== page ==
Hazard’s pain Niasse

FA Cup Preview: Forest v. Arsenal

  1. They are a decent passing team – 2nd in the Championship in total passes, third in possession, 81% passing team. They might surprise a few Arsenal supporters with their ability to move the ball quickly.
  2. Their DM is Leon Bridcutt – he has 9 yellow cards to lead the Championship, he played for Leeds. He’s also their most prolific passer and leads the team in through ball key passes. He also leads Forest in tackles, interceptions, fouls, and is second on the team in assists. Weirdly, there’s a suggestion that Forest could rest him because he’s on 9 yellows and a 10th yellow would mean that he gets suspended for a big game against Aston Villa next week.
  3. Bridcutt is actually dispossessed a lot for a CM. Pressing him would be a good idea. Hell, pressing everyone is always a good idea in my book.
  4. They have a 34 year old Irish center forward named Daryl Murphy. Guess what his job is? He’s 6th in the Championship in shots with his head.
  5. That said they aren’t really a headering team: they are 2nd worst in goals from set plays with 4, last in free kick key passes with just 0.2 per contest, and middle of the pack in key passes off corners.
  6. Former Arsenal left back Armand Traore plays for them. He’s actually their best player according to the WhoScored.com metric. Not sure why because none of his numbers look that good. Also, I only ever remember Traore because A) he played in the 8-2 loss to United and B) he once gave the dot com an interview saying he was going to have his tattoos CUT OFF HIS BODY because he had become such a devout Muslim. He has since had a LOT of tattoos ADDED to his body.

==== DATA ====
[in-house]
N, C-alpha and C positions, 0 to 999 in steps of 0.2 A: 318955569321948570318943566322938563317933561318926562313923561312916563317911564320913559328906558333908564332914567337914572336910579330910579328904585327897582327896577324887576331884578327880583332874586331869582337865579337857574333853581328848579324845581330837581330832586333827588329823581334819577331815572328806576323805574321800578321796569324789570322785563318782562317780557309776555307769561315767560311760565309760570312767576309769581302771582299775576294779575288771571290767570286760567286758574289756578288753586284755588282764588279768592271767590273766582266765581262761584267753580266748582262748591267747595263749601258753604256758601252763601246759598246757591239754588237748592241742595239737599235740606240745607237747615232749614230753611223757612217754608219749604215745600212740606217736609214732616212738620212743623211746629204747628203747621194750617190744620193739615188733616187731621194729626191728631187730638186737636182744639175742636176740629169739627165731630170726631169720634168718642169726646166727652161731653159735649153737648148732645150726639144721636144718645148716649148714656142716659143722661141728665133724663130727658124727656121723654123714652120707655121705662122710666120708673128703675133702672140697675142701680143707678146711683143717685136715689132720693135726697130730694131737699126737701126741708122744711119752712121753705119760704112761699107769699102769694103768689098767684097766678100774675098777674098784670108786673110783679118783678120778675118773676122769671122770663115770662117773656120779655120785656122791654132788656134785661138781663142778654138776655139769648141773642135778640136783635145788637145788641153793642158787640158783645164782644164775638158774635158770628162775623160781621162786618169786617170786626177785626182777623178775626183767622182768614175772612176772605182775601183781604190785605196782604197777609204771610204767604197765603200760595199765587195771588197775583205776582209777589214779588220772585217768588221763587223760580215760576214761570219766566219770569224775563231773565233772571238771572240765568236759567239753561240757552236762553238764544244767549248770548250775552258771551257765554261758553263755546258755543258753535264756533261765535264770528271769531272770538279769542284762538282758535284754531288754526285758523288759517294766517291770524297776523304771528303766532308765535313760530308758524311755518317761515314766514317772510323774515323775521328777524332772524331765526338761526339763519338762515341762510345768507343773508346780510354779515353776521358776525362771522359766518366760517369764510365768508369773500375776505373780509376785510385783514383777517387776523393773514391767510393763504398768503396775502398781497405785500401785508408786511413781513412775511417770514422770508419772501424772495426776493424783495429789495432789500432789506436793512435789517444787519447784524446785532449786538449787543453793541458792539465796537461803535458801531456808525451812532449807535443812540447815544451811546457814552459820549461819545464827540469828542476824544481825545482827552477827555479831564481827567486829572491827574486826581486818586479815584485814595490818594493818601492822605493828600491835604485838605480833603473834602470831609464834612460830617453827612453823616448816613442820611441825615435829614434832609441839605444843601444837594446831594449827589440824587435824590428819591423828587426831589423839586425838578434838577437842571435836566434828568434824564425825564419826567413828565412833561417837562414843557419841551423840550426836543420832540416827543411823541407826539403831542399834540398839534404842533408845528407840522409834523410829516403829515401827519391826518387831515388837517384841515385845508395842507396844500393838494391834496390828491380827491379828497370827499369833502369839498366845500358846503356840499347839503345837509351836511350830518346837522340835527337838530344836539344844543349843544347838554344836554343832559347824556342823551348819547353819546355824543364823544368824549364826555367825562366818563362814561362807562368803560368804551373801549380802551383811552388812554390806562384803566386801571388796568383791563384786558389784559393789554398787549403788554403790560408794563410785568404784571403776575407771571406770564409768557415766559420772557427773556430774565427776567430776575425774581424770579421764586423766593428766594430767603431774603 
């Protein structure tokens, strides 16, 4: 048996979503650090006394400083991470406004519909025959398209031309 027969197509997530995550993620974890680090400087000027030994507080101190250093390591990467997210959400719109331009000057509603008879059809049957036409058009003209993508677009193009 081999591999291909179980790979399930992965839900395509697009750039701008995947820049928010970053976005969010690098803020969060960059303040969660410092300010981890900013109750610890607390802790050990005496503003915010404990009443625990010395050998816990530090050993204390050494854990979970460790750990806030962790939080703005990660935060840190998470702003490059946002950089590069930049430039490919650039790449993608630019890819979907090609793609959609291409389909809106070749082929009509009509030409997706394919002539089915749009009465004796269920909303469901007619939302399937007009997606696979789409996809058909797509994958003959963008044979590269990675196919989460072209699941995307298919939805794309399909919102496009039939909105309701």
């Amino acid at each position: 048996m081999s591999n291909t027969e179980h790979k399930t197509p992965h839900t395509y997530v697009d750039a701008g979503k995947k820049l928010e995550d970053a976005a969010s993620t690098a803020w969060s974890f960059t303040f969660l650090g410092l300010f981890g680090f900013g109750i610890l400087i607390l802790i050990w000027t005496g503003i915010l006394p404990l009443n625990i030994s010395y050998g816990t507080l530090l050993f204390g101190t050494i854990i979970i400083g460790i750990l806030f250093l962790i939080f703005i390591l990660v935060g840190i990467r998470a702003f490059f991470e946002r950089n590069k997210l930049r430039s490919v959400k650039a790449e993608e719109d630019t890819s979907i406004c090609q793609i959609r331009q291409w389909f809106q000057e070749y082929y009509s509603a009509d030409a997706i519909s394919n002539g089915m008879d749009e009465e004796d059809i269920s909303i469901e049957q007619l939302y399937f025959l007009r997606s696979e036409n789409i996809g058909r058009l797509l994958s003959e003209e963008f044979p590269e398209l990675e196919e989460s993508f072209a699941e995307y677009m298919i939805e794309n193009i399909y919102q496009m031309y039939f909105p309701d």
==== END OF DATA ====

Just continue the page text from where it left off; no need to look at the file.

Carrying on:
7. They have two young midfielders named Barrie McKay and Kieran Dowell. McKay is a tiny guy who gets tons of plaudits for his dribbles and his ability to see the final ball while Kieran Dowell is a slippery goal-scorer who is on loan from Everton.
  8. Much respect to Forest who field a number of young players and if Wenger follows suit, this could be an enjoyable, open contest between two teams that like to play.
  9. Expect Wenger to choose a mixed team like he did against West Ham in the League Cup; Walcott and Kolasinac, Willock, Welbeck, Iwobi, Elneny, Coquelin, Mertesacker, Debuchy, Ospina, Chambers? Many of us would like to see Maitland-Niles get more time but Wenger played him just the other day and he could probably use a rest.

Two more things:

First, a lot of people are calling for Hazard to receive a retroactive ban and I agree. Read this quote:

“The glaring example of simulation was the penalty award on 4 mins against XXXXXX. In my view, XXXXXXXXXX has dived to earn his team a penalty and Mr Taylor was successfully deceived. I accept there was contact made by XXXXXX. However the contact made is minimal – certainly not enough to make XXXXXX fall to the ground in the way he did”.

And this one:

“The Commission unanimously agree that the nature of the contact made by XXXXX was minimal in nature and would not have thrown XXXXXX off balance and knock him down in the way that XXXXXX portrayed it to have done.